European Space Agency (ESA) is focussing hard on building its own version of low-cost reusable rockets with their Prometheus and Phoebus demonstration projects. This week, the space agency signed two contracts worth a total value of EUR 149.5 million (roughly Rs. 1,333 crores) with ArianeGroup that it said will benefit Europe's new Ariane 6 launcher and also a new generation of European launch vehicles. ESA signed contracts worth EUR 135 million (roughly Rs. 1,204 crores) for Prometheus and EUR 14.6 million (roughly Rs. 130 crore) for Phoebus.
While Prometheus is a low-cost, full-sized, and liquid-fuelled rocket engine demonstrator intended to pave the way for reusable rocket engines, Phoebus is the lighter upper stage of the Ariane 6 launcher. It could boost the launcher's payload capacity to geostationary orbit by more than two metric tonnes and reduce production costs.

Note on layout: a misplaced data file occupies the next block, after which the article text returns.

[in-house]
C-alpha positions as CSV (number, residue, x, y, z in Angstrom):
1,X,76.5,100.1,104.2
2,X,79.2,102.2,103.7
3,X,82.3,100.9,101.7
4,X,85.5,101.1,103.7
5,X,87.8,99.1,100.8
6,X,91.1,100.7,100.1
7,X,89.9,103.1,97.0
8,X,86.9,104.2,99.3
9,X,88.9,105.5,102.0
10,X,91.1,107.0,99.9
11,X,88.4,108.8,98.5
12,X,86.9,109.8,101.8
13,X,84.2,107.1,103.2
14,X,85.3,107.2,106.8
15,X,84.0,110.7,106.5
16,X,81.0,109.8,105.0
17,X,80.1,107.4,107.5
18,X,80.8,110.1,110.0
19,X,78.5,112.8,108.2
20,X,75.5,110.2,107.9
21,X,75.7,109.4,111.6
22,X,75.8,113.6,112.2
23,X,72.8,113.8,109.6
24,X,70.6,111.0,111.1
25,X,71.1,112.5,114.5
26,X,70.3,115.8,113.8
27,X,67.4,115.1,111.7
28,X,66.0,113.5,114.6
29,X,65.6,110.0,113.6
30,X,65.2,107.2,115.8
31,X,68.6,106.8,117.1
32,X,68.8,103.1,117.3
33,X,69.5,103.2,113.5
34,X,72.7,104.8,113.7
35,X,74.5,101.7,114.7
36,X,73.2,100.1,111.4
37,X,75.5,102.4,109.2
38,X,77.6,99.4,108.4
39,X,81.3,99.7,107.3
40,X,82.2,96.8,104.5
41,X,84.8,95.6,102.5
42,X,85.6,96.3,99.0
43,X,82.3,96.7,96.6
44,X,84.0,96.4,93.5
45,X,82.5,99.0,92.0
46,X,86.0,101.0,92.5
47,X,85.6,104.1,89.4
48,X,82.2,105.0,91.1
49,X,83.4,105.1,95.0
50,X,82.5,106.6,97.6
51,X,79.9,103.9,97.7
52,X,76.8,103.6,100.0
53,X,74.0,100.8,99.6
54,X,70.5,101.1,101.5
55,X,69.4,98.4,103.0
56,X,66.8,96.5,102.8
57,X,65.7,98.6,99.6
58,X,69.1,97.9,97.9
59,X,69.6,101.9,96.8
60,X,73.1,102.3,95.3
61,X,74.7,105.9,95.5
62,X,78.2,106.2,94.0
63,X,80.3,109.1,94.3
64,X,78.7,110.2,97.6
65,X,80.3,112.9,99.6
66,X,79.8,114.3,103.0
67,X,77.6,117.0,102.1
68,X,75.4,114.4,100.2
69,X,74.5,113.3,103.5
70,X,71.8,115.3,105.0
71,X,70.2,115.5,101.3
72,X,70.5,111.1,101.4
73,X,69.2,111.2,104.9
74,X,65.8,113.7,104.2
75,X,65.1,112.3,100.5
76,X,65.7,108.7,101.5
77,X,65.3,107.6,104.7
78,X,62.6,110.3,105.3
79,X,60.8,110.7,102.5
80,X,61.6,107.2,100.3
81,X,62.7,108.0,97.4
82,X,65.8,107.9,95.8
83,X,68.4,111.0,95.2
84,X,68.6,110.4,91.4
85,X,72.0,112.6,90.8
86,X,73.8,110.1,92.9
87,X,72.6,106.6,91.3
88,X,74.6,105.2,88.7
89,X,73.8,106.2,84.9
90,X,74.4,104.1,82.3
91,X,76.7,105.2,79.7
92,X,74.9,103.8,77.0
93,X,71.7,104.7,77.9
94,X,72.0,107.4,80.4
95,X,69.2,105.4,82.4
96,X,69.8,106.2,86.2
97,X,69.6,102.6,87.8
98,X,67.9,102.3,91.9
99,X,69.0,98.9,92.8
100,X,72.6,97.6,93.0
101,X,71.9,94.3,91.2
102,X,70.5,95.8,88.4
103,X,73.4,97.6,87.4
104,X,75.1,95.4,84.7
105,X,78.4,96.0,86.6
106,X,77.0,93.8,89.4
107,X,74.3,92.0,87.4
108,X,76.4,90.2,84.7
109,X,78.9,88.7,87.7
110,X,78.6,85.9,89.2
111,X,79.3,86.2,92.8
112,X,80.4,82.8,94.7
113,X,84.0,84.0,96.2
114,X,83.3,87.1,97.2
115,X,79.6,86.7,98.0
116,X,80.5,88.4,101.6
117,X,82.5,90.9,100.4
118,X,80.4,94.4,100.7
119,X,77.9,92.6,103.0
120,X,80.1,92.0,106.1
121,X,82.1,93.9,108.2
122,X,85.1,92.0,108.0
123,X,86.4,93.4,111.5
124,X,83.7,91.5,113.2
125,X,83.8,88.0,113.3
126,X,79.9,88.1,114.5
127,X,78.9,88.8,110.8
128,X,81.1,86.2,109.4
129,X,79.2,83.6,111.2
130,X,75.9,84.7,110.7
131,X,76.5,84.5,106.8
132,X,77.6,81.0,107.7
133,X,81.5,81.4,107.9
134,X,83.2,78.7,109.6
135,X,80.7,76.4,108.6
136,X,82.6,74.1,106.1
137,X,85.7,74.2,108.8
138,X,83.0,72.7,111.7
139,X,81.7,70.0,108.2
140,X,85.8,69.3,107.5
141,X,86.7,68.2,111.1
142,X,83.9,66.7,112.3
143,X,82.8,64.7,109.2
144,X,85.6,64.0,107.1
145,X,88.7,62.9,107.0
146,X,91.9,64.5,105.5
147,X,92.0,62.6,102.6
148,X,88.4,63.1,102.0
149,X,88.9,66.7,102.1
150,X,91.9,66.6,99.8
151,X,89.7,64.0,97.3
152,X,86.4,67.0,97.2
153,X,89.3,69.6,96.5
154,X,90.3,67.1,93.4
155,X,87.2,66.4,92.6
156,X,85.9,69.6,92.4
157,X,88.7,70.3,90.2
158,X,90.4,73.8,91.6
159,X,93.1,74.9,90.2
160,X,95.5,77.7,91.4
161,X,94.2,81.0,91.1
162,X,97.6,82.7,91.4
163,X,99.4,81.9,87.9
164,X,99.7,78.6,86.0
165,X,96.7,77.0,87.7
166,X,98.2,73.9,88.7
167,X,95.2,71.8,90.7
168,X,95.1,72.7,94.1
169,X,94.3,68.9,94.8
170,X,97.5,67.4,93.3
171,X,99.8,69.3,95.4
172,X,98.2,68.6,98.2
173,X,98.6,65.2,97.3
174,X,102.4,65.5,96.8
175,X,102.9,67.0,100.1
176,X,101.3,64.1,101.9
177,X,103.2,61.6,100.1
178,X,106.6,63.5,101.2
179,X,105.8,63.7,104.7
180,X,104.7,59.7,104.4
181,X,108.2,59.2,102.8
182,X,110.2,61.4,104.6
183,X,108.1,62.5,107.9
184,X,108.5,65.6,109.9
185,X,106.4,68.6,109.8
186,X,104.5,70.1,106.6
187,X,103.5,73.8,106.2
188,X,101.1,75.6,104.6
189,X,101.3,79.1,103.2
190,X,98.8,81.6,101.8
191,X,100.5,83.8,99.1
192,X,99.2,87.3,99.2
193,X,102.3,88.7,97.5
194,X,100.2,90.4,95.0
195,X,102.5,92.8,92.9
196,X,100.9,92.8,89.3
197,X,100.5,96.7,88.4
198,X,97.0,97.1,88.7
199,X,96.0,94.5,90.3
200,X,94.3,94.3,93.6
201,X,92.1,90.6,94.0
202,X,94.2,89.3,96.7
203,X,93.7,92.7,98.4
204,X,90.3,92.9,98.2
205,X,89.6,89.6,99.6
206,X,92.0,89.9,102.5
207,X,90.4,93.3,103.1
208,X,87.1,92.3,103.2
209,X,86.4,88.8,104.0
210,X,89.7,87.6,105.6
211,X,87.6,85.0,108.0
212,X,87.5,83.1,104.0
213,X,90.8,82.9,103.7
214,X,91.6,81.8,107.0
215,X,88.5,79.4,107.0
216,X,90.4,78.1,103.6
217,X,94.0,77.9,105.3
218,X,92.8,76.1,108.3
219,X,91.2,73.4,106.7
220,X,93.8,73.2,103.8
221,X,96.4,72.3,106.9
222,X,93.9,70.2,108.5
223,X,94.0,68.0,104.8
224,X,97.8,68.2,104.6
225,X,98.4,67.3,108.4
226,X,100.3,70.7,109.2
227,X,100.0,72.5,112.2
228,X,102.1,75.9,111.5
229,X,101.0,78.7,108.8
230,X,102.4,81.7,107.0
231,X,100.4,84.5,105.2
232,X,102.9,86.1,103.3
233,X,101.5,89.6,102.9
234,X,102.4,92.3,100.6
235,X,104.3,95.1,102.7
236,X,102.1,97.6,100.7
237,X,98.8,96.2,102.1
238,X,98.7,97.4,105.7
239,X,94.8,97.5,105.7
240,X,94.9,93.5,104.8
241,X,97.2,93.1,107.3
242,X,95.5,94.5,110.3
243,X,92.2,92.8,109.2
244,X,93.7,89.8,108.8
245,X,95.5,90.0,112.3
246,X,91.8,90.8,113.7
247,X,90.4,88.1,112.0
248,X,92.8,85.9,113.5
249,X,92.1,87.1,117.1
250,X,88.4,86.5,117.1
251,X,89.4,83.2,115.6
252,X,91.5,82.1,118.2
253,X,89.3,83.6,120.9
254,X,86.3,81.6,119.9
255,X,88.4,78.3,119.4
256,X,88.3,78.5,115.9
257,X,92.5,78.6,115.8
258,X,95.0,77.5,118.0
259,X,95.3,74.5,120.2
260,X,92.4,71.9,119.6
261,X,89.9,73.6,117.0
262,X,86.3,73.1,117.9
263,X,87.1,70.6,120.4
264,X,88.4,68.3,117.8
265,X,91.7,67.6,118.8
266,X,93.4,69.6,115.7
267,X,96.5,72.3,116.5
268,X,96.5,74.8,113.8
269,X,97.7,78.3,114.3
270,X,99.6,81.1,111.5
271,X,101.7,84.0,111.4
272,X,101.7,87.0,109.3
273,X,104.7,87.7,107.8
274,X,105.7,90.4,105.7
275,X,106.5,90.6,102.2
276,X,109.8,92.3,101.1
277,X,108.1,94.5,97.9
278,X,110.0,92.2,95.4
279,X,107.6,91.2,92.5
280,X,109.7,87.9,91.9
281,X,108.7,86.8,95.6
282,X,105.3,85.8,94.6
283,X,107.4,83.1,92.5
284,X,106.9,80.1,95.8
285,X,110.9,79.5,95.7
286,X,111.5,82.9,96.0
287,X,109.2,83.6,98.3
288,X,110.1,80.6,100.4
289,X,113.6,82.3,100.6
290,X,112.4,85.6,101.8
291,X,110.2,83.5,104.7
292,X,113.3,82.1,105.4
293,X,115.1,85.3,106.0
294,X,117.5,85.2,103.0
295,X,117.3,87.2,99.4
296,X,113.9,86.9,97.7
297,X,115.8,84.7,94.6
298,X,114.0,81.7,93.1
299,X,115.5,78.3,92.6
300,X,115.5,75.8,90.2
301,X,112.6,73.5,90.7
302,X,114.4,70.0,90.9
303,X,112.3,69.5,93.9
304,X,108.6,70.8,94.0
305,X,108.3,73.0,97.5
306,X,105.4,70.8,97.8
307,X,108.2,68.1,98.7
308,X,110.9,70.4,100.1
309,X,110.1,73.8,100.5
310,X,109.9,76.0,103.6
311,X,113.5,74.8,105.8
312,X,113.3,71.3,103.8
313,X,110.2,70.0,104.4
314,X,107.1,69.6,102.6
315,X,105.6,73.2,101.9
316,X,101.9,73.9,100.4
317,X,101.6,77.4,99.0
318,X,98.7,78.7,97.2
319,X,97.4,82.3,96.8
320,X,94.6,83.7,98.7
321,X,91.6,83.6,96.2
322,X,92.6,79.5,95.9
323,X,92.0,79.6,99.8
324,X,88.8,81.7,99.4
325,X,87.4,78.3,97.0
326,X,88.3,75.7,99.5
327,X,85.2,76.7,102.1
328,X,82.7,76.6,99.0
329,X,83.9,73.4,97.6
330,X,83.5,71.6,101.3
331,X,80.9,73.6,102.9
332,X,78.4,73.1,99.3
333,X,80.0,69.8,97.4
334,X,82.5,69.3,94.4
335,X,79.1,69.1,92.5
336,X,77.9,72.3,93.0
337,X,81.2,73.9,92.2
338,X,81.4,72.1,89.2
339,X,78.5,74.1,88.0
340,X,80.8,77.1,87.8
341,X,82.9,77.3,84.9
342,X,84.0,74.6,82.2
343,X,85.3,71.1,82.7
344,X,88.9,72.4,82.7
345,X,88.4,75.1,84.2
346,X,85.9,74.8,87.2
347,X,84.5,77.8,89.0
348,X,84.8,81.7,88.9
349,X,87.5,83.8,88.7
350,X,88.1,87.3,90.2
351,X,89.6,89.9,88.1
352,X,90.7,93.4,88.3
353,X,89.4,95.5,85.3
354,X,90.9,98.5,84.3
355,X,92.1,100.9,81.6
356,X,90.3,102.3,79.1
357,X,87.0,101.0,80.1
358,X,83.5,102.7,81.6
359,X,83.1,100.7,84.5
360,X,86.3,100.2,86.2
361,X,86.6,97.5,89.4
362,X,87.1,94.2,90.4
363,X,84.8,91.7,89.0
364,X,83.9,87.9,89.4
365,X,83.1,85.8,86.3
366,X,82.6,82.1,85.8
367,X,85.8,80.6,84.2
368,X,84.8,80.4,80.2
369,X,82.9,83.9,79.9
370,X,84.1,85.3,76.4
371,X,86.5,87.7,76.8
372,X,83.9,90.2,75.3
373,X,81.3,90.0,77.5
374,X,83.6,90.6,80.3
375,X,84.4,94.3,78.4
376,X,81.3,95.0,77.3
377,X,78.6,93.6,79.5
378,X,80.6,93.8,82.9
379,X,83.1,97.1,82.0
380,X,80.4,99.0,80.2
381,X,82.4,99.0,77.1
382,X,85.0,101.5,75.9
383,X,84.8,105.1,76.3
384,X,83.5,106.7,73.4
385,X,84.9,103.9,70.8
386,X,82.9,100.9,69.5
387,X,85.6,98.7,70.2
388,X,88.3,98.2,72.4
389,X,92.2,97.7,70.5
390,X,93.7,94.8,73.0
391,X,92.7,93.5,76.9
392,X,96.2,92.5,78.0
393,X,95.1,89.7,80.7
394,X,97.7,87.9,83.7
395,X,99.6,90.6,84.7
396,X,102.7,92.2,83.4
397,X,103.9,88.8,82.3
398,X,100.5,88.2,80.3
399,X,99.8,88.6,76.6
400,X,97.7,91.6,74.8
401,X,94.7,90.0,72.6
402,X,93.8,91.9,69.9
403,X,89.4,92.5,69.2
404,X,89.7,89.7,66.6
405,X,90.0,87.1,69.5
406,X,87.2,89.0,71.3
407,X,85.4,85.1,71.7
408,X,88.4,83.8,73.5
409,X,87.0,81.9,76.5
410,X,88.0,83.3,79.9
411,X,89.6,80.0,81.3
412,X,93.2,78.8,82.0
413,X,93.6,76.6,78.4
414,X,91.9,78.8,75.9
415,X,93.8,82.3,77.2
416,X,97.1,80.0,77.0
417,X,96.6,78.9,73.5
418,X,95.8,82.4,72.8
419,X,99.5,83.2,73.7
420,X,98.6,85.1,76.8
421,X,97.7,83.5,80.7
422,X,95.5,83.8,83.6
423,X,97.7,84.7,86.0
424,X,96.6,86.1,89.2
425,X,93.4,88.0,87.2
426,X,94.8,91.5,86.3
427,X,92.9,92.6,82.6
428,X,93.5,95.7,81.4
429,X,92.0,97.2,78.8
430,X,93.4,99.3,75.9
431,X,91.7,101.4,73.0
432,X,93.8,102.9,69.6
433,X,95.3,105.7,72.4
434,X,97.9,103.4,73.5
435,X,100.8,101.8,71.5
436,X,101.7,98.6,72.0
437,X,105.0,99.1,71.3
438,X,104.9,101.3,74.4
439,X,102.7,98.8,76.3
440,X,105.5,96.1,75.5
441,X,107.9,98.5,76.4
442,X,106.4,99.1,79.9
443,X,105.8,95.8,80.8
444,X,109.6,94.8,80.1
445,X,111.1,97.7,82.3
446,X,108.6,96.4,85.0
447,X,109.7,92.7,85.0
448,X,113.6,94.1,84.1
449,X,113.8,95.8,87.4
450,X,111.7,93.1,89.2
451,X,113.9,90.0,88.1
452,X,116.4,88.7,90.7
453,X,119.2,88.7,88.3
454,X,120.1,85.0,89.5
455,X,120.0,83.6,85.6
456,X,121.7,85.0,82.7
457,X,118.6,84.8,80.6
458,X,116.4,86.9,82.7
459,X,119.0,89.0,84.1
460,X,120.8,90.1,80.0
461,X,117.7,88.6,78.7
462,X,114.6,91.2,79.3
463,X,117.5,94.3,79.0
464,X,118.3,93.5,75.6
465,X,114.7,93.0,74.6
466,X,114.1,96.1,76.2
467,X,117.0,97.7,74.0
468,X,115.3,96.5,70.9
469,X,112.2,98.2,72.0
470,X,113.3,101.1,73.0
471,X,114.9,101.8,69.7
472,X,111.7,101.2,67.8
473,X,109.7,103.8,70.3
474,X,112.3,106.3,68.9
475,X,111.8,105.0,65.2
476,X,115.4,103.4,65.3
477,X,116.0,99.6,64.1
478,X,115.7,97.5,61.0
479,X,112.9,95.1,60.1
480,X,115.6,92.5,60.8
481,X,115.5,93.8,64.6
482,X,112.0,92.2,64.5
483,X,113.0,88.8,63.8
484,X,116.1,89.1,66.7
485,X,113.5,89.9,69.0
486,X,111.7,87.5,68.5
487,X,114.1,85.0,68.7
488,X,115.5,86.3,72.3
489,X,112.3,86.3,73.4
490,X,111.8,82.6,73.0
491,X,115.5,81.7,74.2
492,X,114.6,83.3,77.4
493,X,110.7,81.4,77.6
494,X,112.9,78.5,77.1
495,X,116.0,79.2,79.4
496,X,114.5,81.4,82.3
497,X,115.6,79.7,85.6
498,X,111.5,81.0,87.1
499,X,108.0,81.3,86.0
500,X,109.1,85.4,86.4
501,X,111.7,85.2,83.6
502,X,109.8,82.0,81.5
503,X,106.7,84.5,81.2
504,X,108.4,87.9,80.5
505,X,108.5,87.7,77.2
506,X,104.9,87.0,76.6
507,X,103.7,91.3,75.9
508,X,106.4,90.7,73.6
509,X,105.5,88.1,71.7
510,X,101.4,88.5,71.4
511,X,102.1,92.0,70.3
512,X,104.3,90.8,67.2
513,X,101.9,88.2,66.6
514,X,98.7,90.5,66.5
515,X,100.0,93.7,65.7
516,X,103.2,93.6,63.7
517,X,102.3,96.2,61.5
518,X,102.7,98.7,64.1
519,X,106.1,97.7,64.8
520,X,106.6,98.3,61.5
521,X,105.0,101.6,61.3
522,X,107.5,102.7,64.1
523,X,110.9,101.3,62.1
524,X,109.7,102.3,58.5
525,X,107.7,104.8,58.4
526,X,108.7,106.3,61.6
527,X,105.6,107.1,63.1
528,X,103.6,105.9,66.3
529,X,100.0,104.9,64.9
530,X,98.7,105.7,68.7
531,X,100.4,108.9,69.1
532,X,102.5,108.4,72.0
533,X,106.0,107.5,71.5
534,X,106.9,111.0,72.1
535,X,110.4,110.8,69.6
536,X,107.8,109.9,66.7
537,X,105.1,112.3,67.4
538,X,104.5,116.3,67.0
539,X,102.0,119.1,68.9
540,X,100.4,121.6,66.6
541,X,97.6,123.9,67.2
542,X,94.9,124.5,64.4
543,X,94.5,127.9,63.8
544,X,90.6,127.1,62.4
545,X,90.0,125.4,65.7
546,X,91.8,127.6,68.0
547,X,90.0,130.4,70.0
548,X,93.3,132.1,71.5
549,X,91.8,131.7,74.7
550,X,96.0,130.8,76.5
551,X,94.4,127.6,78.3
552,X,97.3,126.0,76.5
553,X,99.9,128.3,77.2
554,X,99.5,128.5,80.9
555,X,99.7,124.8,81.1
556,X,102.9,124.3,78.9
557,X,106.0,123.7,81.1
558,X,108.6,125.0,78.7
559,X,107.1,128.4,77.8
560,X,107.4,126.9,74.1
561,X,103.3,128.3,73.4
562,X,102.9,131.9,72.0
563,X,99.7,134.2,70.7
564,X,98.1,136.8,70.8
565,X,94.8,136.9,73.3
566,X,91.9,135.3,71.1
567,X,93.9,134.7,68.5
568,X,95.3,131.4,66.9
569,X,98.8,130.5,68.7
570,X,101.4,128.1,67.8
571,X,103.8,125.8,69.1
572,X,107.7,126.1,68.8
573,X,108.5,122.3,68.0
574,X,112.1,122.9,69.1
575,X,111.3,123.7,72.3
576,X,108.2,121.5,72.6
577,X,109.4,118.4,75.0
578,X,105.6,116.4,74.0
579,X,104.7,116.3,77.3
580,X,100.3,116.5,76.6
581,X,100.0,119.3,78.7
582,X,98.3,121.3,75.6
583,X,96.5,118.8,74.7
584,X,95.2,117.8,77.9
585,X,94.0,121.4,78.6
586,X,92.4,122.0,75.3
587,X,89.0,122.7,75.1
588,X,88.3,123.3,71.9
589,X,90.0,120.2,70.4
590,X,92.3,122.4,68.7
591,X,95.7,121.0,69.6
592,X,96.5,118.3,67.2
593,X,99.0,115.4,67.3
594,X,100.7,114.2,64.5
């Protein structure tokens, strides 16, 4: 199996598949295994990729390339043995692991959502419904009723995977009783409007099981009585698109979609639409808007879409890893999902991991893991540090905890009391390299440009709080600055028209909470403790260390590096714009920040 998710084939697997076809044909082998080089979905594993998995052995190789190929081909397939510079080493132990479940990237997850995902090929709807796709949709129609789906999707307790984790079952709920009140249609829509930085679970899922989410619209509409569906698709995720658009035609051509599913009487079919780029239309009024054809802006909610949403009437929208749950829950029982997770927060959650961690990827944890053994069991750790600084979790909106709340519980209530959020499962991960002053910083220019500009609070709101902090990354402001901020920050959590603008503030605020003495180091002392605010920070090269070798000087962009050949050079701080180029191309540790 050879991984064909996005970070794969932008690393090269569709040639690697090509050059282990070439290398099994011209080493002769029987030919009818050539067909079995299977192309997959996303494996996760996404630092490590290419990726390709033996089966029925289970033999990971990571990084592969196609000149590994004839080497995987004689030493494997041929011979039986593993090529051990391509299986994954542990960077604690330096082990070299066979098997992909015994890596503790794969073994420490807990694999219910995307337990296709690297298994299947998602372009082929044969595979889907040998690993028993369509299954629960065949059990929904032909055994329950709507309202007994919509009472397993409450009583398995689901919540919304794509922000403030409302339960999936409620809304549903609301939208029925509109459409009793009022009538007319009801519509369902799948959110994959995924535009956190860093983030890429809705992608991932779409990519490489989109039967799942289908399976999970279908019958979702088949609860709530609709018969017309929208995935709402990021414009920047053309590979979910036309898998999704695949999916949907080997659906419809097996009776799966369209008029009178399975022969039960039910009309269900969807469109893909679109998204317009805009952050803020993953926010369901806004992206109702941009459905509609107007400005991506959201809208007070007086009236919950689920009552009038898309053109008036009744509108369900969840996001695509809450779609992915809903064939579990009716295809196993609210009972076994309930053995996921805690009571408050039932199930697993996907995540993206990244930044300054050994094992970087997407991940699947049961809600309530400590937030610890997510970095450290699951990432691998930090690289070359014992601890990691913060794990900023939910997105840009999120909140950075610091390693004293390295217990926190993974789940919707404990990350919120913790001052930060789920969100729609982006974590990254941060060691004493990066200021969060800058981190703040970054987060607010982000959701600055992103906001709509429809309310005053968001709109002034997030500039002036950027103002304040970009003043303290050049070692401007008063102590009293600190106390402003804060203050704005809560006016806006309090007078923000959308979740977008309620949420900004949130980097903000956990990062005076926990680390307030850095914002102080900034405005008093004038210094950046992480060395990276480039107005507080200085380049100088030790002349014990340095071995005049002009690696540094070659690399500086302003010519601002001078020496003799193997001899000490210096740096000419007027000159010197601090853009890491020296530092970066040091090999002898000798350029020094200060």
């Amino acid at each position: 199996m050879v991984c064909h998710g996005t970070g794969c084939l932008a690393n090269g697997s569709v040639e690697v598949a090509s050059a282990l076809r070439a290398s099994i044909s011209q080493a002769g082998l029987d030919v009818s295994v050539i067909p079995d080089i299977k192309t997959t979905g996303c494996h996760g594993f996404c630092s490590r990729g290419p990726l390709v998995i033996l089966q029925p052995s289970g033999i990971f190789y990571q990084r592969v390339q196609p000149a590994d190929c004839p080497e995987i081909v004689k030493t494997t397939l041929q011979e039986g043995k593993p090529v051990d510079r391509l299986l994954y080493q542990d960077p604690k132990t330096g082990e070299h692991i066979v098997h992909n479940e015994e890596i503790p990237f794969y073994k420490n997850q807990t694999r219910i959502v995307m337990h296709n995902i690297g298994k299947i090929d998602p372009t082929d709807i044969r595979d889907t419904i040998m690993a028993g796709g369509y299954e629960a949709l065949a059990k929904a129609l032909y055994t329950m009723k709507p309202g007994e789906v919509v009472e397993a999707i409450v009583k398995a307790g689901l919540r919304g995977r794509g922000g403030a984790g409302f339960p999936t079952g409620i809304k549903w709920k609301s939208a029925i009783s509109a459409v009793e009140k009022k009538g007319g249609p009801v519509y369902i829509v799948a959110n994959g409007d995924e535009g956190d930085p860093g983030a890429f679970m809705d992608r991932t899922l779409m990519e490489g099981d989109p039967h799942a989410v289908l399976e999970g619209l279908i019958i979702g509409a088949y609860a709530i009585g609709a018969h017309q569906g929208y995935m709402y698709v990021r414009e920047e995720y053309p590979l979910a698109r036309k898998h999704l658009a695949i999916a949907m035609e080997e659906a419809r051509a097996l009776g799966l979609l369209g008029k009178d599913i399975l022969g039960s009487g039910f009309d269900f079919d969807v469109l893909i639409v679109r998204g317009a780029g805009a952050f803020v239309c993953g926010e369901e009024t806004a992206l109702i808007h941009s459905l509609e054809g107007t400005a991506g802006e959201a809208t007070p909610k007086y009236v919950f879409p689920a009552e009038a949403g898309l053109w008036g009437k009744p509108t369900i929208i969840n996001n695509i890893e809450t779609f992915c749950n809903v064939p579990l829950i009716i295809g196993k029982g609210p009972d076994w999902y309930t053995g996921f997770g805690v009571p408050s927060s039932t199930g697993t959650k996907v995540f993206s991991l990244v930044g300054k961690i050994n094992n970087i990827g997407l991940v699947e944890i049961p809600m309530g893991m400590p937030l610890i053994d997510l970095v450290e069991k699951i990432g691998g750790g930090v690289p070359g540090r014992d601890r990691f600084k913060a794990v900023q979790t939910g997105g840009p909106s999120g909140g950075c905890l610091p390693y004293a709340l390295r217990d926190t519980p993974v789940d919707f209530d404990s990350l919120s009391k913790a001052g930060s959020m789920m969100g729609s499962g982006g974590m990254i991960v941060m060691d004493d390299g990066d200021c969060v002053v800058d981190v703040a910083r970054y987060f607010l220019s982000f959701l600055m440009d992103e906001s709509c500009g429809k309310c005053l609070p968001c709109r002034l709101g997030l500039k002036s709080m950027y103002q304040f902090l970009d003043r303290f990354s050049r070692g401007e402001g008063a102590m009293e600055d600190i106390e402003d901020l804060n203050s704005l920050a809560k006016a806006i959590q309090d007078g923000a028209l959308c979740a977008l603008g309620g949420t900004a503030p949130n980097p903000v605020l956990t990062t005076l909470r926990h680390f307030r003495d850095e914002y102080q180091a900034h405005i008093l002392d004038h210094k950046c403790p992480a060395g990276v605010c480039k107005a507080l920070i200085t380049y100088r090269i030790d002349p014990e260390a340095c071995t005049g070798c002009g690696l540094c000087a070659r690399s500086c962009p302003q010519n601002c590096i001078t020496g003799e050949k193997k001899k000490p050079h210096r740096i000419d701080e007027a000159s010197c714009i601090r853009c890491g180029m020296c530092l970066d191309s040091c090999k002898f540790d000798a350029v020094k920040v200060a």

A blog in the ESA website quoted Daniel Neuenschwander, the ESA director of space transportation, as saying, “To secure Europe's autonomous access to space at affordable costs, ESA is engaging resolutely in the development of new technologies required for future space transportation solutions. The Prometheus reusable engine and the Phoebus upper stage are excellent examples of this.”
The ESA also mentioned the “two flagship projects” in a tweet on Monday.
The ESA said six Prometheus engine demonstrators will be built for tests. And initially, two existing engine demonstrators will be tested at a German facility and the data will be used to make improvements.
“The knowledge we have acquired will enable us to develop lighter, much less expensive engines, making European launchers ever more competitive and environmentally friendly,” said André-Hubert Roussel, CEO of ArianeGroup.
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